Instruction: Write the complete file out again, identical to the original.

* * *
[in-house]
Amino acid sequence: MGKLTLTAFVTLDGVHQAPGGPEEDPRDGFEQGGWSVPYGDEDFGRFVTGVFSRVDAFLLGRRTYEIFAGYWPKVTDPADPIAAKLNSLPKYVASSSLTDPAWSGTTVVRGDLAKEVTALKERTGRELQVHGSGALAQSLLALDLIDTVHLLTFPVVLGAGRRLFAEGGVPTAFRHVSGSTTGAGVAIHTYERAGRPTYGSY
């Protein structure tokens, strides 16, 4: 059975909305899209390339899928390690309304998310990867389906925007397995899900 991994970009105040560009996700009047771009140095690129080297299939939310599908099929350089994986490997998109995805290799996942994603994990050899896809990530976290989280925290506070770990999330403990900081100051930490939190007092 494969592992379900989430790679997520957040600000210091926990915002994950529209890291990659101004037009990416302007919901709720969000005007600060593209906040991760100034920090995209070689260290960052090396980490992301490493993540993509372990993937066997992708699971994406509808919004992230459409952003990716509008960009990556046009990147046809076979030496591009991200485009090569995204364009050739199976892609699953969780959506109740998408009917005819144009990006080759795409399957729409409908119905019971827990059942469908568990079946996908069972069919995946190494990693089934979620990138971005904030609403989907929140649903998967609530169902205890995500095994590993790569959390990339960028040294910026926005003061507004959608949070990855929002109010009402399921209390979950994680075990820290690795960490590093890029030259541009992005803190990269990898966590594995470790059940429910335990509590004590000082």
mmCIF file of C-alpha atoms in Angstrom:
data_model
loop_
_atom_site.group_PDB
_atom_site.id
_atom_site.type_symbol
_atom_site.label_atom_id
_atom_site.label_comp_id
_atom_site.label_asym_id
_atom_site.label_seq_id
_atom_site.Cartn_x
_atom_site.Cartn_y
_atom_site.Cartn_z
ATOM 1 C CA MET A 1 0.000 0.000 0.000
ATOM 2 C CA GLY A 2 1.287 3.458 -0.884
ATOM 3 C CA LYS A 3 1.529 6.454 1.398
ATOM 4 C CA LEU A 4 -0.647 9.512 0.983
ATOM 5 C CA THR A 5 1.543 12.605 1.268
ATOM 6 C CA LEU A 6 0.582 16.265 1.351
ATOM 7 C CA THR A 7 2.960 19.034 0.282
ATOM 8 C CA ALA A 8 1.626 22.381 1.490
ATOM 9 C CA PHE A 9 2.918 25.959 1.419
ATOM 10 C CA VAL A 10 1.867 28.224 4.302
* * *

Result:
[in-house]
Amino acid sequence: MGKLTLTAFVTLDGVHQAPGGPEEDPRDGFEQGGWSVPYGDEDFGRFVTGVFSRVDAFLLGRRTYEIFAGYWPKVTDPADPIAAKLNSLPKYVASSSLTDPAWSGTTVVRGDLAKEVTALKERTGRELQVHGSGALAQSLLALDLIDTVHLLTFPVVLGAGRRLFAEGGVPTAFRHVSGSTTGAGVAIHTYERAGRPTYGSY
């Protein structure tokens, strides 16, 4: 059975909305899209390339899928390690309304998310990867389906925007397995899900 991994970009105040560009996700009047771009140095690129080297299939939310599908099929350089994986490997998109995805290799996942994603994990050899896809990530976290989280925290506070770990999330403990900081100051930490939190007092 494969592992379900989430790679997520957040600000210091926990915002994950529209890291990659101004037009990416302007919901709720969000005007600060593209906040991760100034920090995209070689260290960052090396980490992301490493993540993509372990993937066997992708699971994406509808919004992230459409952003990716509008960009990556046009990147046809076979030496591009991200485009090569995204364009050739199976892609699953969780959506109740998408009917005819144009990006080759795409399957729409409908119905019971827990059942469908568990079946996908069972069919995946190494990693089934979620990138971005904030609403989907929140649903998967609530169902205890995500095994590993790569959390990339960028040294910026926005003061507004959608949070990855929002109010009402399921209390979950994680075990820290690795960490590093890029030259541009992005803190990269990898966590594995470790059940429910335990509590004590000082």
mmCIF file of C-alpha atoms in Angstrom:
data_model
loop_
_atom_site.group_PDB
_atom_site.id
_atom_site.type_symbol
_atom_site.label_atom_id
_atom_site.label_comp_id
_atom_site.label_asym_id
_atom_site.label_seq_id
_atom_site.Cartn_x
_atom_site.Cartn_y
_atom_site.Cartn_z
ATOM 1 C CA MET A 1 0.000 0.000 0.000
ATOM 2 C CA GLY A 2 1.287 3.458 -0.884
ATOM 3 C CA LYS A 3 1.529 6.454 1.398
ATOM 4 C CA LEU A 4 -0.647 9.512 0.983
ATOM 5 C CA THR A 5 1.543 12.605 1.268
ATOM 6 C CA LEU A 6 0.582 16.265 1.351
ATOM 7 C CA THR A 7 2.960 19.034 0.282
ATOM 8 C CA ALA A 8 1.626 22.381 1.490
ATOM 9 C CA PHE A 9 2.918 25.959 1.419
ATOM 10 C CA VAL A 10 1.867 28.224 4.302